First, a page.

When it comes to iconic and expensive cars, the Corvette has plenty of models to be included in the list.
From the SR-2, a three-model line that was a mix of racing car and roadster, to the brand new 2019 ZR-1, a comeback line that has had numerous iterations throughout the years, Corvettes are there.
Considering that the first Corvette came off the line in 1953, Chevy has had plenty of time to make some heavy hitting names in this specialized automotive market.
So, to see what kind of steps have been taken to make Corvette a worldwide name, we’re going to be looking at a few memorable and rare cars in the company’s history.
1956 Corvette Racing SR-2
The SR-2, the first car of the C1 generation of Corvettes, started out as a race car.
In the 1950s General Motors wanted to cut its teeth on the racing circuit, as the massive company hadn’t created a car that could stack up to the competition at the time.
To this end they tasked an engineering legend, Zora Arkus-Duntov, the father of the Corvette. He, in turn, went to Ed Cole, the Chief Engineer of Chevrolet, to discuss how to design the vehicle. Originally, the design was a single seater testbed sent to the Daytona Speedworks in 1956.
The test model had a V8 engine that was, according to conceptcarz, able to propel the car at a top speed of 150.58 mph. From that humble test car, evolved the SR-2.
This car was designed to be a mix between a racer and a streetcar, harboring street qualities such as a wood-rimmed steering wheel, a radio, and stainless steel decorations.
In the end, this would end up hurting the racing intention of the car, as it was weighed down by all its extra features.
This wouldn’t be the last hurrah of the vehicle though, as many of these features would be stripped out for the next race, which let the car run at 152 mph the next year in Daytona Speedworks.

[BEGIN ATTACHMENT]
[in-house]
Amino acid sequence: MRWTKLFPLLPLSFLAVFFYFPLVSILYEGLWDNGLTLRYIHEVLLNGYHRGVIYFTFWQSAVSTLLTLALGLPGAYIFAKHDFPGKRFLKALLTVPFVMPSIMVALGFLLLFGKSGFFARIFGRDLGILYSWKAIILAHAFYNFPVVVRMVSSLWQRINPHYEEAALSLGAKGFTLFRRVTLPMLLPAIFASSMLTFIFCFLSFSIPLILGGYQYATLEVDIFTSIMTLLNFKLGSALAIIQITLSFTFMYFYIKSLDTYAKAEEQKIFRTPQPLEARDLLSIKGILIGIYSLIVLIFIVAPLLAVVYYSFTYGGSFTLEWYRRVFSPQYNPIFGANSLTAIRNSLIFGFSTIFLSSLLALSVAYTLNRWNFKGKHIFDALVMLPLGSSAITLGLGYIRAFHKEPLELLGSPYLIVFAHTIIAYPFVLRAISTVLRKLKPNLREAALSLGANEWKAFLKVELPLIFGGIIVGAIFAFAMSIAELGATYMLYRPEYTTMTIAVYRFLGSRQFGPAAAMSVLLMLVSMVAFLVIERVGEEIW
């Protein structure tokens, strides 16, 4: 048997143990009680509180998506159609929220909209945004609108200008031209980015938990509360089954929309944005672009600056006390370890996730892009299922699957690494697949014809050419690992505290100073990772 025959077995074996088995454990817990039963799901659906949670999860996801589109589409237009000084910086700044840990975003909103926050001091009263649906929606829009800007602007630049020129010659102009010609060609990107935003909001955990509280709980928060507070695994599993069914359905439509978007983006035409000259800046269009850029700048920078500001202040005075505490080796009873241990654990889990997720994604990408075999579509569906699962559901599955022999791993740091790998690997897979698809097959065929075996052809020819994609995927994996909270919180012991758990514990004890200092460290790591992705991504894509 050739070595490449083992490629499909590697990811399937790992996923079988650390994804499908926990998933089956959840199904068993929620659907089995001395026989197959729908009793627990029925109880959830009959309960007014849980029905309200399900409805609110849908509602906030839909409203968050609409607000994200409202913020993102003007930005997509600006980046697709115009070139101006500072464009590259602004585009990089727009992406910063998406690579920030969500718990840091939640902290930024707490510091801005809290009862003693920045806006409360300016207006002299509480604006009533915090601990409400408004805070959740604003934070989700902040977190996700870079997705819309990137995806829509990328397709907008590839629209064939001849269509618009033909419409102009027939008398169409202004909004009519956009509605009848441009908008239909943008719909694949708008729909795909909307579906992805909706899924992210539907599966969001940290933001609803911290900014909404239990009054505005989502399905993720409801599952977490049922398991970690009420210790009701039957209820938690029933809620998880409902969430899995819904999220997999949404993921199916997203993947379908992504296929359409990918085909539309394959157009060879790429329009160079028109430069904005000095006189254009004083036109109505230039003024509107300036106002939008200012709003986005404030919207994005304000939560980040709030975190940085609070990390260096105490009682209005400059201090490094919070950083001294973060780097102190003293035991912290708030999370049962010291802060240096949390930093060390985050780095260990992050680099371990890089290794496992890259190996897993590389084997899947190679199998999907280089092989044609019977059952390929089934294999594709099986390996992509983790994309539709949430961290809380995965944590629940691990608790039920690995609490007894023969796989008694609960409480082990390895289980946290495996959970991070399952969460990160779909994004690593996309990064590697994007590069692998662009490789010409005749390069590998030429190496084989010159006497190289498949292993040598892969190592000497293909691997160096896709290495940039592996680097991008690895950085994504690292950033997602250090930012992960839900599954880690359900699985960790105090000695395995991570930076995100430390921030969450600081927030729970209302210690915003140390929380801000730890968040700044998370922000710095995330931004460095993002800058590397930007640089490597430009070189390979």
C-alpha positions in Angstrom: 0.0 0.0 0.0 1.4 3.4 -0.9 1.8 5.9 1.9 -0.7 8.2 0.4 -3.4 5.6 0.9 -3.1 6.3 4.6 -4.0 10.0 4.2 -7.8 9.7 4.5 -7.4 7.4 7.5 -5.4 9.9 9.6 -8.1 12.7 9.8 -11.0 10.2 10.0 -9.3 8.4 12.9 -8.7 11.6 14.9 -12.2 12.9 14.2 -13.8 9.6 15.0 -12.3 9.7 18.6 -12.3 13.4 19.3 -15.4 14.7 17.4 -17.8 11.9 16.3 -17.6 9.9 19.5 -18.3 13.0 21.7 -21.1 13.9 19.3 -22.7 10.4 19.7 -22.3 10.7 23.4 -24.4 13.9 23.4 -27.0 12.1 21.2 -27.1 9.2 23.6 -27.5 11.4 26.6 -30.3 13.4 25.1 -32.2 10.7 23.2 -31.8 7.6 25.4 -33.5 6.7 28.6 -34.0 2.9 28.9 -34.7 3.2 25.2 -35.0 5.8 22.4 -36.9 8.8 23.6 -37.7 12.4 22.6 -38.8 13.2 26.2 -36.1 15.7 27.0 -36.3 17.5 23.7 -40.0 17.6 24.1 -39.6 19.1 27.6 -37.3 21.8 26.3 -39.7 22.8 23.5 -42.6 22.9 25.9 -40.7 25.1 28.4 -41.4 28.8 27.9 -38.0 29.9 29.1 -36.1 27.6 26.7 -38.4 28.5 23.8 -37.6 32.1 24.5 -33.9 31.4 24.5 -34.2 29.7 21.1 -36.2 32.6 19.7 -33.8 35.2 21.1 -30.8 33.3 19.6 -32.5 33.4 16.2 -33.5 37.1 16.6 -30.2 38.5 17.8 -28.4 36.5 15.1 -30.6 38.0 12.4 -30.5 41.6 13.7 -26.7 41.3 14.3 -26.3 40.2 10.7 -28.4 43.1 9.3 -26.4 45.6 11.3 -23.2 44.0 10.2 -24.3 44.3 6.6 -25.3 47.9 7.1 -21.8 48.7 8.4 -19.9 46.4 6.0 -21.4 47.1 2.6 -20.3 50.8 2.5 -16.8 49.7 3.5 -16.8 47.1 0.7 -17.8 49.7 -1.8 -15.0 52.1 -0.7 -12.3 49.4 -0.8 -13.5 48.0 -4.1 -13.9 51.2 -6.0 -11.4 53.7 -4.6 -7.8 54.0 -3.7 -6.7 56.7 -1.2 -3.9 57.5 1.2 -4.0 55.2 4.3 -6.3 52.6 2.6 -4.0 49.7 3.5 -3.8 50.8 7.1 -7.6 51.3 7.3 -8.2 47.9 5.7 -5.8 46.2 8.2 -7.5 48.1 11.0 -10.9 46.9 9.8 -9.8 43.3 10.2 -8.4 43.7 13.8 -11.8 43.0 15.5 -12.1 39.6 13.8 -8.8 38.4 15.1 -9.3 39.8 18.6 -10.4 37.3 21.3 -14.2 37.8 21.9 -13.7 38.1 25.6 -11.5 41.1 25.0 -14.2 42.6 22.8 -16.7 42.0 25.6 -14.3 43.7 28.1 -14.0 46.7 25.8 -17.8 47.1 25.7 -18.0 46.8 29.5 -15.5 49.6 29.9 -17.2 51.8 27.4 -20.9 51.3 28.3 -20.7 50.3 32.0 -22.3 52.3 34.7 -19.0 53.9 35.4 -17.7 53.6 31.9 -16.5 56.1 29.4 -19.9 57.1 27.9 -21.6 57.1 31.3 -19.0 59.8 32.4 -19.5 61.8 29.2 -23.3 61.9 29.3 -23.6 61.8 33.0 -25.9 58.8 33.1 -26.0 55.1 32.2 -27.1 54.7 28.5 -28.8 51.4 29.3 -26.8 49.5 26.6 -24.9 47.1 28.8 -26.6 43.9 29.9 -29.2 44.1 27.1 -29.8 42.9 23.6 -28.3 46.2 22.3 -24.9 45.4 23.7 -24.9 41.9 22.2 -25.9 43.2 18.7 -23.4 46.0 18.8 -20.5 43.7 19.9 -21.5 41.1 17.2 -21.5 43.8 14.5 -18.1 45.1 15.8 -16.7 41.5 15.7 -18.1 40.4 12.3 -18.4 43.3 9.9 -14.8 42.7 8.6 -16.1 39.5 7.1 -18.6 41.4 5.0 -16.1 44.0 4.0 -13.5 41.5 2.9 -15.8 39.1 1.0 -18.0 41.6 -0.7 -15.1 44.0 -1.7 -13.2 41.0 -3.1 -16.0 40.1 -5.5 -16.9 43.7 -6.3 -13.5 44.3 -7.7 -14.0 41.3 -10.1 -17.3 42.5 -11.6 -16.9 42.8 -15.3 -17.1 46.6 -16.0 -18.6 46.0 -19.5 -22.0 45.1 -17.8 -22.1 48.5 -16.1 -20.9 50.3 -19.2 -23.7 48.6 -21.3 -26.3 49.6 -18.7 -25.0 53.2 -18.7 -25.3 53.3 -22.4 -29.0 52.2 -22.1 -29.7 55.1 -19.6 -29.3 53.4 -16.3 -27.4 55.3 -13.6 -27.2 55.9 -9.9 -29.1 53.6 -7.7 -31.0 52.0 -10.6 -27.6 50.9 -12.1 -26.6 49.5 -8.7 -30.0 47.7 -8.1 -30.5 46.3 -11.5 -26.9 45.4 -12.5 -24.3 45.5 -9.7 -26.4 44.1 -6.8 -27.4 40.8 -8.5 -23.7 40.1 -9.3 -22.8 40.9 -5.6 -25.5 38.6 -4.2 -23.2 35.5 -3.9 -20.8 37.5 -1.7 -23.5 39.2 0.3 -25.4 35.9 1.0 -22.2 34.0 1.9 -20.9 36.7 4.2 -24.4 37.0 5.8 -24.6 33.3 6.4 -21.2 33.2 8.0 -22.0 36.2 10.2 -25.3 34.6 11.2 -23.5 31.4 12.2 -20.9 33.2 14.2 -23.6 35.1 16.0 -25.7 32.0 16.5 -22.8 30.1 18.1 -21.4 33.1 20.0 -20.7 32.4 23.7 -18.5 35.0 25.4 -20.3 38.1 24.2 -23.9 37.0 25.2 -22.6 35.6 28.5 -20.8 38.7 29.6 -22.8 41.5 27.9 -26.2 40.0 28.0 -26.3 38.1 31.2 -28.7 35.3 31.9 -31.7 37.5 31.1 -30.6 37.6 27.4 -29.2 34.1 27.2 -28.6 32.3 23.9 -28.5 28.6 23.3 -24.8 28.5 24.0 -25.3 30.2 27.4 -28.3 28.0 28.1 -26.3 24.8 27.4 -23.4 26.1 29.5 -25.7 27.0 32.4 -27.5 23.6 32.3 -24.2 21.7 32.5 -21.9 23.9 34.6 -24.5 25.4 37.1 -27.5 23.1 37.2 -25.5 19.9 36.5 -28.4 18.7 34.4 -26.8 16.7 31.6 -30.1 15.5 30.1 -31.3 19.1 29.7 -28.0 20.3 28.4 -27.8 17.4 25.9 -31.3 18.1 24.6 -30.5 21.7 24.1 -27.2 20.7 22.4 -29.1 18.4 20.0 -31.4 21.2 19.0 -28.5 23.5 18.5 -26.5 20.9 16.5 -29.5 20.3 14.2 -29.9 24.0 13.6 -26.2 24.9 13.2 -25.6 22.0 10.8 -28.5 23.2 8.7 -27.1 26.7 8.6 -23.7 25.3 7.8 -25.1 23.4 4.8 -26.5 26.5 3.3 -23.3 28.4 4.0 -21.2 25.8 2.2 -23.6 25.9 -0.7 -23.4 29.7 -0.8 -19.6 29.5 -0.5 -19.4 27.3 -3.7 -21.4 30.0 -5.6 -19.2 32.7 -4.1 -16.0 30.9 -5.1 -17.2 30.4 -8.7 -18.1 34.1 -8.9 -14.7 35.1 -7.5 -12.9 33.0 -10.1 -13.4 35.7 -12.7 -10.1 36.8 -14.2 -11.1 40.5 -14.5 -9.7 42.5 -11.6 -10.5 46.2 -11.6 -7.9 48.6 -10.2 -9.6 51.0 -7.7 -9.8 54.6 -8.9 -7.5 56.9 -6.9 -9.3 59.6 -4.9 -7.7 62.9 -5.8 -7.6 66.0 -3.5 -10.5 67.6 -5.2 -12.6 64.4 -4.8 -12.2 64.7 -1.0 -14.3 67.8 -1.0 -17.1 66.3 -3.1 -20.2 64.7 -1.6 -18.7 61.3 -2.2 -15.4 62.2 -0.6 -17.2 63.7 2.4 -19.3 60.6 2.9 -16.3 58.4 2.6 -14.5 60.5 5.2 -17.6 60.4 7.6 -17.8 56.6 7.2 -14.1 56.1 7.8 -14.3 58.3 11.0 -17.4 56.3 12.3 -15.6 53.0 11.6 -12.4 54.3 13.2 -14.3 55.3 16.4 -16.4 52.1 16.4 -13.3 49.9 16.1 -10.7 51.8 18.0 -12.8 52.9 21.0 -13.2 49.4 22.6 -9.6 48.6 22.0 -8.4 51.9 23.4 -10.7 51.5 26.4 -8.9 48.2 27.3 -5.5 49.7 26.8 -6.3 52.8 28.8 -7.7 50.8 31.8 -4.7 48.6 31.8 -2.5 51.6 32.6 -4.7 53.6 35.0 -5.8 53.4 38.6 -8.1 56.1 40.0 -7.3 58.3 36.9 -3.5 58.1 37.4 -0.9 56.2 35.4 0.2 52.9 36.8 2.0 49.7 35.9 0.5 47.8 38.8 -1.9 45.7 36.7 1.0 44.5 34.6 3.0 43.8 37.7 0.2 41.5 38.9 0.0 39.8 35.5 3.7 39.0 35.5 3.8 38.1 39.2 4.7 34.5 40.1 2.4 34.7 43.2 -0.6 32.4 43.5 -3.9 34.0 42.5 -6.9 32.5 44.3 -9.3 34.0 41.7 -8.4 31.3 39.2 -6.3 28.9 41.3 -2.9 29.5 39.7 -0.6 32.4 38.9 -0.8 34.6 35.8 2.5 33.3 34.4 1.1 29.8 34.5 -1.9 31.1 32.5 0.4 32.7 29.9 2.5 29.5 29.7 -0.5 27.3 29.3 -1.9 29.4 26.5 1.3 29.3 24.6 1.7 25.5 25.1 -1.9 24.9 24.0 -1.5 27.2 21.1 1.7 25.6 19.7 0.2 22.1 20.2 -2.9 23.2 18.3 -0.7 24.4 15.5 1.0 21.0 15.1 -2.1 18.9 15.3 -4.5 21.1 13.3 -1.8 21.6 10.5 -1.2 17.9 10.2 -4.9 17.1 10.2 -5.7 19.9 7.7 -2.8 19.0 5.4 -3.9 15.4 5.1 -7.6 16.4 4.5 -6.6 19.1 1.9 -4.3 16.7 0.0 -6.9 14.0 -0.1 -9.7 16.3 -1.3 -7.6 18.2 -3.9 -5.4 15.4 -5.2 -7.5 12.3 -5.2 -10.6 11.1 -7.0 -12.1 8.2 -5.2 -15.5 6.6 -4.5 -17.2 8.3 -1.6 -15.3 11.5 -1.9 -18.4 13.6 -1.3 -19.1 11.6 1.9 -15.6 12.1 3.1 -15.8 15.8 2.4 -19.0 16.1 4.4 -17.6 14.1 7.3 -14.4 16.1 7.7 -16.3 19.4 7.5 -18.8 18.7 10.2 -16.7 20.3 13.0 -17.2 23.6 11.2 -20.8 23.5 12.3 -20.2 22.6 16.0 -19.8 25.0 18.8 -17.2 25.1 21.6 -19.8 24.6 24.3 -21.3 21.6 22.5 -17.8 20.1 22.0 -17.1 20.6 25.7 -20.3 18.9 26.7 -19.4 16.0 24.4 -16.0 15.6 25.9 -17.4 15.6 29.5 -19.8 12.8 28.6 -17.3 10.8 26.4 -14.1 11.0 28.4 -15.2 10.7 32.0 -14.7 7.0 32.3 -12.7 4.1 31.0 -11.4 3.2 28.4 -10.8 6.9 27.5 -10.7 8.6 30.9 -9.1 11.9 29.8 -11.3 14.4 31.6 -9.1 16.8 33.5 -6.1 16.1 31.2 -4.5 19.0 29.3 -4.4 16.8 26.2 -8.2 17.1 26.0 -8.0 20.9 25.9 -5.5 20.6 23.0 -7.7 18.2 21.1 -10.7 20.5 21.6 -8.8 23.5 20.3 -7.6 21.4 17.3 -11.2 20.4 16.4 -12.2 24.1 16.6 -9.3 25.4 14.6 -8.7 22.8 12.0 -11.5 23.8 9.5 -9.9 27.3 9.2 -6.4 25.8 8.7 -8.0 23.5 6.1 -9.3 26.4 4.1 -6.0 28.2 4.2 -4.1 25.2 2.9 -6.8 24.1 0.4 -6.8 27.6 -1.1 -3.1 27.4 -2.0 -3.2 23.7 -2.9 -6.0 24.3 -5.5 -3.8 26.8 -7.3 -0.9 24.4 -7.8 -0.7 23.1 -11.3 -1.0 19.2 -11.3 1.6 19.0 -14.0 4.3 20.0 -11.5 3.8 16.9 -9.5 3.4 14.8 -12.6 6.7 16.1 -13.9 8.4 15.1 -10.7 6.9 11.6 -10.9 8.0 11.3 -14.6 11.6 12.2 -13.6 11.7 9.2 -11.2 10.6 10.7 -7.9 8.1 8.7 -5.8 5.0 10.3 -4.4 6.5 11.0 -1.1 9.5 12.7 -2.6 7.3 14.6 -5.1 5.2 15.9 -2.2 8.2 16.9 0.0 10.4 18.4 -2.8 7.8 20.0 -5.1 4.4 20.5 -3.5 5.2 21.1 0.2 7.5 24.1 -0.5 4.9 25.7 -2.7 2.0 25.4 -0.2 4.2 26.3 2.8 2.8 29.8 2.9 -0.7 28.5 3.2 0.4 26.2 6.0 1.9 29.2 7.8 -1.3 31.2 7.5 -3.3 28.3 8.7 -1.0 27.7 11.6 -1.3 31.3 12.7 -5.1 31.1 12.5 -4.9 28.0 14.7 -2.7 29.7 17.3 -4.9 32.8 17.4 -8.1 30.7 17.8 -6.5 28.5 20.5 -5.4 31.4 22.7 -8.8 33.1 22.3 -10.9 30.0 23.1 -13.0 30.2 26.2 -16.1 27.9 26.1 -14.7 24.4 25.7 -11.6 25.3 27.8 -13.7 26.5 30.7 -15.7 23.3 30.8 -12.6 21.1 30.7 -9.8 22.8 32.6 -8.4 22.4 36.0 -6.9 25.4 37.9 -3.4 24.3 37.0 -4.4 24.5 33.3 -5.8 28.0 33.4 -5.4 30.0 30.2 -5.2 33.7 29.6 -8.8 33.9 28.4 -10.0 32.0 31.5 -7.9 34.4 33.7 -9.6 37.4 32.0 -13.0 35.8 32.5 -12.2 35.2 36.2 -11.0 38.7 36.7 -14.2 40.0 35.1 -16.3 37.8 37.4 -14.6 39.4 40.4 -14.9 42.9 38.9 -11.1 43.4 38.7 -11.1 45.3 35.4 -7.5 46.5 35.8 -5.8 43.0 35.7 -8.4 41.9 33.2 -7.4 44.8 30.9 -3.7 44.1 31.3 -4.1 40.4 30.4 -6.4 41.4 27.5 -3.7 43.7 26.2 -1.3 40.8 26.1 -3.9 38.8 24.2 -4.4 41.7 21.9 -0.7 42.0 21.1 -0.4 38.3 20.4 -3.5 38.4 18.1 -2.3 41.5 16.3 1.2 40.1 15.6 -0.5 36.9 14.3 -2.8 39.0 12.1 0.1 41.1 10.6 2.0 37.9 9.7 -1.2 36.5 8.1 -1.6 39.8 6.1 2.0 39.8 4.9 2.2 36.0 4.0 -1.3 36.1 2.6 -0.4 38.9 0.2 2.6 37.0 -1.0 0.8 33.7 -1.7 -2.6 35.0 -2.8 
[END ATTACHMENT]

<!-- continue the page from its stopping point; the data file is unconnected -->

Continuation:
Only three SR-2 models were made, but the work done on this car has trickled down throughout the Corvettes that followed them.
1963 Grand Sport
First designated as “The Lightweight”, these cars were designed to win FIA endurance races, such as the 24-hour races at Le Mans. However, Zora Arkus-Duntov had a problem; his parent company, General Motors, had instituted a ban on race cars, fearing that the company could face legal problems related to monopolization because of their dominant control of the automotive market.
For GM’s competitors, this was good news, and, according to Steve Temple at Super Chevy, “Shelby once privately mentioned to me that if GM hadn’t pulled the plug on racing, his Cobras wouldn’t have been nearly as successful.”
In 1963, with the help of Chevrolet’s General Manager at the time, Semon Knudson, under an off the books budget and with a black ops style skunkworks and development team, the Grand Sport had a chance to go up against the indomitable Shelby Cobra at Nassau Speed Week. The result? The Grand Sport thrashed both the Cobra and the Ferrari, proving that racing could still be in the blood of the Corvette.
Though General Motors would again cut down the idea of making racing vehicles, Zora Arkus-Duntov would continue to push the limits of what Corvettes could do, much to the delight of the consumers who continue to prize the high performance of the Corvette.
1962 327 “Fuelie”
1962 was the final year for the C1 lines, the first generation of Corvettes, and the opening for a new and greater generation of Corvettes to come.
This model of Corvette had a 327 cubic inch engine, thus the “327”. This model year would be the final until 2005 to have a solid rear axle, rounded tail lights, the heavy “teeth” style grill, and to have exposed headlights.
This car would be a stepping stone vehicle for the C2 generation and shows how General Motors would be taking steps to create new and better vehicles.